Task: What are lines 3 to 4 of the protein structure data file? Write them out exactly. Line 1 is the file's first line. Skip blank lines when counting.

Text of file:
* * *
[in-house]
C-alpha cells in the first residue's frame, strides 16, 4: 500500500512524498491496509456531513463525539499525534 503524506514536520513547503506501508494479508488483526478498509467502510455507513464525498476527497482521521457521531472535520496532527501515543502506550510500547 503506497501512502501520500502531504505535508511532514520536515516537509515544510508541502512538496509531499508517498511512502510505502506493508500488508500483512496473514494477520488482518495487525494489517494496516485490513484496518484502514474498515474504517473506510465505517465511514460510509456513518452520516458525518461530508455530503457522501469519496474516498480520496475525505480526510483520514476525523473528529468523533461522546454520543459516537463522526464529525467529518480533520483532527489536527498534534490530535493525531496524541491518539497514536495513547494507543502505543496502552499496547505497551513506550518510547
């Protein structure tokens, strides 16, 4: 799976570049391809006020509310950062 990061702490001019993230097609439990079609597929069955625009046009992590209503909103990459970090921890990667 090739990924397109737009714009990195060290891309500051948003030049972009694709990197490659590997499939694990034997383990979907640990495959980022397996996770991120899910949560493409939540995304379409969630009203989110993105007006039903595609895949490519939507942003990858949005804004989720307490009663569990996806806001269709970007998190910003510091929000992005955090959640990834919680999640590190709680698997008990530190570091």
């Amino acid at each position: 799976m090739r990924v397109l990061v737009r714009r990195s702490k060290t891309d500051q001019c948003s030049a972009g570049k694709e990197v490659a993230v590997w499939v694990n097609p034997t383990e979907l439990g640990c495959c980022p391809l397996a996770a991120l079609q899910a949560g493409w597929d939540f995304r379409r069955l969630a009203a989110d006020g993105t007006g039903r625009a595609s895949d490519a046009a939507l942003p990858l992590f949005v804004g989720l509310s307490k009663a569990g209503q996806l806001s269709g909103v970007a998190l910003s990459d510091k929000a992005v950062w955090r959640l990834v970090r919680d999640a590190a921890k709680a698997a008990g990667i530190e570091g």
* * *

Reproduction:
């Protein structure tokens, strides 16, 4: 799976570049391809006020509310950062 990061702490001019993230097609439990079609597929069955625009046009992590209503909103990459970090921890990667 090739990924397109737009714009990195060290891309500051948003030049972009694709990197490659590997499939694990034997383990979907640990495959980022397996996770991120899910949560493409939540995304379409969630009203989110993105007006039903595609895949490519939507942003990858949005804004989720307490009663569990996806806001269709970007998190910003510091929000992005955090959640990834919680999640590190709680698997008990530190570091």
């Amino acid at each position: 799976m090739r990924v397109l990061v737009r714009r990195s702490k060290t891309d500051q001019c948003s030049a972009g570049k694709e990197v490659a993230v590997w499939v694990n097609p034997t383990e979907l439990g640990c495959c980022p391809l397996a996770a991120l079609q899910a949560g493409w597929d939540f995304r379409r069955l969630a009203a989110d006020g993105t007006g039903r625009a595609s895949d490519a046009a939507l942003p990858l992590f949005v804004g989720l509310s307490k009663a569990g209503q996806l806001s269709g909103v970007a998190l910003s990459d510091k929000a992005v950062w955090r959640l990834v970090r919680d999640a590190a921890k709680a698997a008990g990667i530190e570091g």